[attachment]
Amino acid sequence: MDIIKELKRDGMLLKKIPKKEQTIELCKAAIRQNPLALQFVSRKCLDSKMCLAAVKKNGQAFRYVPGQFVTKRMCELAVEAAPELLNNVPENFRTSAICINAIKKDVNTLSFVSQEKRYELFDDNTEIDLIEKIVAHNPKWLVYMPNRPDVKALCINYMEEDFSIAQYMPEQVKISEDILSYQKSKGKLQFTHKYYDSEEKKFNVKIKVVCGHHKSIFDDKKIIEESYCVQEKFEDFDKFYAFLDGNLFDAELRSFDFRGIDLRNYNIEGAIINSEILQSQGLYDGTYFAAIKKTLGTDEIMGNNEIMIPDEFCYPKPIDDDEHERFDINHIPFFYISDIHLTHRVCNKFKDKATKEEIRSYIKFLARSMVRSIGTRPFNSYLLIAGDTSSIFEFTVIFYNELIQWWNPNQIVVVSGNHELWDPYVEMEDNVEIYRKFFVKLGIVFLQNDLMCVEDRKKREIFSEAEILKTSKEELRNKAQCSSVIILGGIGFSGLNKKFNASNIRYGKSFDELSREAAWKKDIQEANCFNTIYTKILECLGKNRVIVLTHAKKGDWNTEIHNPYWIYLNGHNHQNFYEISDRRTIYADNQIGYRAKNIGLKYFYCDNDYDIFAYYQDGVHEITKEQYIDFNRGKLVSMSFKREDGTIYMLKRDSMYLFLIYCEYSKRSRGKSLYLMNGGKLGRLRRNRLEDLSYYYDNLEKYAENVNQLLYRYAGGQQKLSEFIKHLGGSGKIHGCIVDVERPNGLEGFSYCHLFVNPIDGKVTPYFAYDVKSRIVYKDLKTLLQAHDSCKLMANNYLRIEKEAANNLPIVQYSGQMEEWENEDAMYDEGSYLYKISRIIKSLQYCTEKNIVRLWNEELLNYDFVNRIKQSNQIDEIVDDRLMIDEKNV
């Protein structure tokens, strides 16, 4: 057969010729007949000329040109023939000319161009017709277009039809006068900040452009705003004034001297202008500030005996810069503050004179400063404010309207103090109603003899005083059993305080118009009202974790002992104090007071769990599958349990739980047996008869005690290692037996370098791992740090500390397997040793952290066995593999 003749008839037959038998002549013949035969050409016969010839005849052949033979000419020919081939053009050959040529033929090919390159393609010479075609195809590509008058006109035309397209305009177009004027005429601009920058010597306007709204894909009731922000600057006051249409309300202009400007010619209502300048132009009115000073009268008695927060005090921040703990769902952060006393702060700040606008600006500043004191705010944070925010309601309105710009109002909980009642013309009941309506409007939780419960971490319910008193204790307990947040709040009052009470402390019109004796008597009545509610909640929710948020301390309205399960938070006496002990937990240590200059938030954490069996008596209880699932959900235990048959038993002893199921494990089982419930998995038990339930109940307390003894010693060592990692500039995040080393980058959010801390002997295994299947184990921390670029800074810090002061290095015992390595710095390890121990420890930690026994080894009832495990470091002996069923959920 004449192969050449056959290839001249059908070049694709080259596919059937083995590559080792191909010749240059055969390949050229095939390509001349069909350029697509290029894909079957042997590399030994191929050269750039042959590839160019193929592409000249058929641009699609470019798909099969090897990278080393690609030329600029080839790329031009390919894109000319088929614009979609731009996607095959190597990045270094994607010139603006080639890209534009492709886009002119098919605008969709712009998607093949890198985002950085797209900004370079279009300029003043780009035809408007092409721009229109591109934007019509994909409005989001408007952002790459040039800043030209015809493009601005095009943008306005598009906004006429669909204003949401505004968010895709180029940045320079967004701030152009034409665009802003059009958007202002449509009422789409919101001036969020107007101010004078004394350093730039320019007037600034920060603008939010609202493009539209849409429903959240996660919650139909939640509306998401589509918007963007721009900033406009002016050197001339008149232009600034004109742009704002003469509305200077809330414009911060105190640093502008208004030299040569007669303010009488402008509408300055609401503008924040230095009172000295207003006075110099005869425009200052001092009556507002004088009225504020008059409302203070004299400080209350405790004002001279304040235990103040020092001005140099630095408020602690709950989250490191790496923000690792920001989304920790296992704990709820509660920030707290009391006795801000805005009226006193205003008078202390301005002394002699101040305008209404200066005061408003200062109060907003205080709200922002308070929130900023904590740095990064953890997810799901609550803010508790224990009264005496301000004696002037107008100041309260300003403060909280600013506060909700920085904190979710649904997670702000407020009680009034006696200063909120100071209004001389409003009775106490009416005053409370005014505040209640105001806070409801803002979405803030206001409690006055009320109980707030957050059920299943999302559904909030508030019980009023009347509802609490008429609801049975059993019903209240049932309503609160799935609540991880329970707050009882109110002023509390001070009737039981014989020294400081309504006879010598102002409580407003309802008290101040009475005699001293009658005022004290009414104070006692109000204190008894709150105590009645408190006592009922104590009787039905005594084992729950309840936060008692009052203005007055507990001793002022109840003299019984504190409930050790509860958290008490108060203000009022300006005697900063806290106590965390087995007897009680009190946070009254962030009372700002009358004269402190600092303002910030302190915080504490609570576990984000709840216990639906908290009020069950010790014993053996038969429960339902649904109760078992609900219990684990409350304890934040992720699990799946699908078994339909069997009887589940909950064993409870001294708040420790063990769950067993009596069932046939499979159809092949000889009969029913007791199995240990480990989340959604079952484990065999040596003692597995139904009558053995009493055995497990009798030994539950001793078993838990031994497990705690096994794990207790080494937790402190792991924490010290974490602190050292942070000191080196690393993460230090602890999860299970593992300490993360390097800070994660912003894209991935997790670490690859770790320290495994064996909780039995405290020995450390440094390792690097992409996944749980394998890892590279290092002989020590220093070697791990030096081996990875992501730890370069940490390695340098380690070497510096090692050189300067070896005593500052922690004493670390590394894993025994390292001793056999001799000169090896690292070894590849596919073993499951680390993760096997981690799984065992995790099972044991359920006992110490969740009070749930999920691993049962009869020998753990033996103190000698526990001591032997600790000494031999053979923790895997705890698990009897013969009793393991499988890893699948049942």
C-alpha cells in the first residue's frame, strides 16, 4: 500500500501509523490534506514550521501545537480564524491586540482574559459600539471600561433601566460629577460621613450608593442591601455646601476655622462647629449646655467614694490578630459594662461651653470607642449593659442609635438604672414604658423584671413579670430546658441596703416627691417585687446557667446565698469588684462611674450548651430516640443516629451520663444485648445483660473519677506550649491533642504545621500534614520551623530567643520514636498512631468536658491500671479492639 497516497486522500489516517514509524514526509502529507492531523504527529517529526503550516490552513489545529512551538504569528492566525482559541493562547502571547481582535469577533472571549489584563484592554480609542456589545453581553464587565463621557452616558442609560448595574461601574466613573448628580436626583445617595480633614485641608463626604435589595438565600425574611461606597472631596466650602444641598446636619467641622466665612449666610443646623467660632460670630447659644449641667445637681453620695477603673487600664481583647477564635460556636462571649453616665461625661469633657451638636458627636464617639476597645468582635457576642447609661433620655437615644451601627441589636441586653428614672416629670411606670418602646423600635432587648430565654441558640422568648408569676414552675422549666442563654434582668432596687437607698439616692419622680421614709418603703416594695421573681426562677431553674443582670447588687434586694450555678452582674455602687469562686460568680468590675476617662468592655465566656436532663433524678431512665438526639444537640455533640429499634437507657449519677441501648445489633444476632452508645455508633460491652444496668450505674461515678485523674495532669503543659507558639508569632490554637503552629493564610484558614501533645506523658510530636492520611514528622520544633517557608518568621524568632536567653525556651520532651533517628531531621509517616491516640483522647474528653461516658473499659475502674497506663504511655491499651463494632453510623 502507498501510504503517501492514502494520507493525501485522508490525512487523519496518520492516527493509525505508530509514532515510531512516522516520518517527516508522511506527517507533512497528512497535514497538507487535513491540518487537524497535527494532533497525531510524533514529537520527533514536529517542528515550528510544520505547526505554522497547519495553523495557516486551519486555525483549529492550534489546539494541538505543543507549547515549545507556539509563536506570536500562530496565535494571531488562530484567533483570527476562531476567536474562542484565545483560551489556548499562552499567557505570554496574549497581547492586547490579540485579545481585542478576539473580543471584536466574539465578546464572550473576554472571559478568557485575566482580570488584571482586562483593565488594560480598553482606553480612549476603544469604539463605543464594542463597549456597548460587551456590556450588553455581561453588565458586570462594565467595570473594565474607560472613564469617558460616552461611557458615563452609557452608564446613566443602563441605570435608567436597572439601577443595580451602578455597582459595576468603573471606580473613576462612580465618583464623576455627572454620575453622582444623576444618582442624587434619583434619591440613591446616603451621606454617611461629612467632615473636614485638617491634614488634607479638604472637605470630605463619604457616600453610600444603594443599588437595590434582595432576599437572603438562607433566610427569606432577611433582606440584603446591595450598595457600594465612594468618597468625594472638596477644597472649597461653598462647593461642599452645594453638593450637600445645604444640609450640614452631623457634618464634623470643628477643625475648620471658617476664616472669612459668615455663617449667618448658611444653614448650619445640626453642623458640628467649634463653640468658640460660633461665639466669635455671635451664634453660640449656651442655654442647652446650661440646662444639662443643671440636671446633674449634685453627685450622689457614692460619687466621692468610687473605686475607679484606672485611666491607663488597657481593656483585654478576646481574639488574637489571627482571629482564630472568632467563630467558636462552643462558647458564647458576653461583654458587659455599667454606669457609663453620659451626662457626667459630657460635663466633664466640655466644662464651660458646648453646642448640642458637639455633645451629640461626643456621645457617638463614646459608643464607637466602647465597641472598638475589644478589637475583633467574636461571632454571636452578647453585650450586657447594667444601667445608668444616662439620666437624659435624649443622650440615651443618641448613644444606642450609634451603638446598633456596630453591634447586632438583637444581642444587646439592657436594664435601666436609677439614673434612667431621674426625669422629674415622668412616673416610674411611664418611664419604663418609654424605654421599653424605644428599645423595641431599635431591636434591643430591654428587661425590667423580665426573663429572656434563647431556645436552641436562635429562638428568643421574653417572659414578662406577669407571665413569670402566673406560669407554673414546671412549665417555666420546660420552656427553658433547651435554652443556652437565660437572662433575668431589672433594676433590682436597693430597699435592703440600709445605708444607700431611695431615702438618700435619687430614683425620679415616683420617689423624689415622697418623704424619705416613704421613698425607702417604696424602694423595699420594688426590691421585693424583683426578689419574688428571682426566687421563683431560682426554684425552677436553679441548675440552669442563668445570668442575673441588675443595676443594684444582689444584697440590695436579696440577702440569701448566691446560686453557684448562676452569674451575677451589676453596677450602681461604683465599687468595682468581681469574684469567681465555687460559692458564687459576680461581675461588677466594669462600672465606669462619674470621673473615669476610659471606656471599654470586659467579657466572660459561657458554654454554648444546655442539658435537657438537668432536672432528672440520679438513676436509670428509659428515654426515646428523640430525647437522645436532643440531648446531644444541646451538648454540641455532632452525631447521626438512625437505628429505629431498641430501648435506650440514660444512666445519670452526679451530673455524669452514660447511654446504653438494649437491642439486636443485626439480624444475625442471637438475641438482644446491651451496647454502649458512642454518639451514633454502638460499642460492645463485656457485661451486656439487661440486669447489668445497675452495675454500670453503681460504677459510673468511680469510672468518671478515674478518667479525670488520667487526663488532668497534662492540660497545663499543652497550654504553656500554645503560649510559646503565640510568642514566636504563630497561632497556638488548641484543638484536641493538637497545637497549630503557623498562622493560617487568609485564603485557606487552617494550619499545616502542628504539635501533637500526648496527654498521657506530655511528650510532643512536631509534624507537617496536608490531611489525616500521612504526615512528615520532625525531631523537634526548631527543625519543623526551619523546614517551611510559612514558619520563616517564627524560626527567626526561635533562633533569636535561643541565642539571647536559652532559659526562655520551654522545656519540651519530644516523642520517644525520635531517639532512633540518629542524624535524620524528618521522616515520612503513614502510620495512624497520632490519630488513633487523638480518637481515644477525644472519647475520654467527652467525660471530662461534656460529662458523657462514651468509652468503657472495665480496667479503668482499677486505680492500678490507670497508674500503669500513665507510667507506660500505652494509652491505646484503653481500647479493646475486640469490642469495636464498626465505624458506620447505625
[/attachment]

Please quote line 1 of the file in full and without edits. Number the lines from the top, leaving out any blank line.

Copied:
Amino acid sequence: MDIIKELKRDGMLLKKIPKKEQTIELCKAAIRQNPLALQFVSRKCLDSKMCLAAVKKNGQAFRYVPGQFVTKRMCELAVEAAPELLNNVPENFRTSAICINAIKKDVNTLSFVSQEKRYELFDDNTEIDLIEKIVAHNPKWLVYMPNRPDVKALCINYMEEDFSIAQYMPEQVKISEDILSYQKSKGKLQFTHKYYDSEEKKFNVKIKVVCGHHKSIFDDKKIIEESYCVQEKFEDFDKFYAFLDGNLFDAELRSFDFRGIDLRNYNIEGAIINSEILQSQGLYDGTYFAAIKKTLGTDEIMGNNEIMIPDEFCYPKPIDDDEHERFDINHIPFFYISDIHLTHRVCNKFKDKATKEEIRSYIKFLARSMVRSIGTRPFNSYLLIAGDTSSIFEFTVIFYNELIQWWNPNQIVVVSGNHELWDPYVEMEDNVEIYRKFFVKLGIVFLQNDLMCVEDRKKREIFSEAEILKTSKEELRNKAQCSSVIILGGIGFSGLNKKFNASNIRYGKSFDELSREAAWKKDIQEANCFNTIYTKILECLGKNRVIVLTHAKKGDWNTEIHNPYWIYLNGHNHQNFYEISDRRTIYADNQIGYRAKNIGLKYFYCDNDYDIFAYYQDGVHEITKEQYIDFNRGKLVSMSFKREDGTIYMLKRDSMYLFLIYCEYSKRSRGKSLYLMNGGKLGRLRRNRLEDLSYYYDNLEKYAENVNQLLYRYAGGQQKLSEFIKHLGGSGKIHGCIVDVERPNGLEGFSYCHLFVNPIDGKVTPYFAYDVKSRIVYKDLKTLLQAHDSCKLMANNYLRIEKEAANNLPIVQYSGQMEEWENEDAMYDEGSYLYKISRIIKSLQYCTEKNIVRLWNEELLNYDFVNRIKQSNQIDEIVDDRLMIDEKNV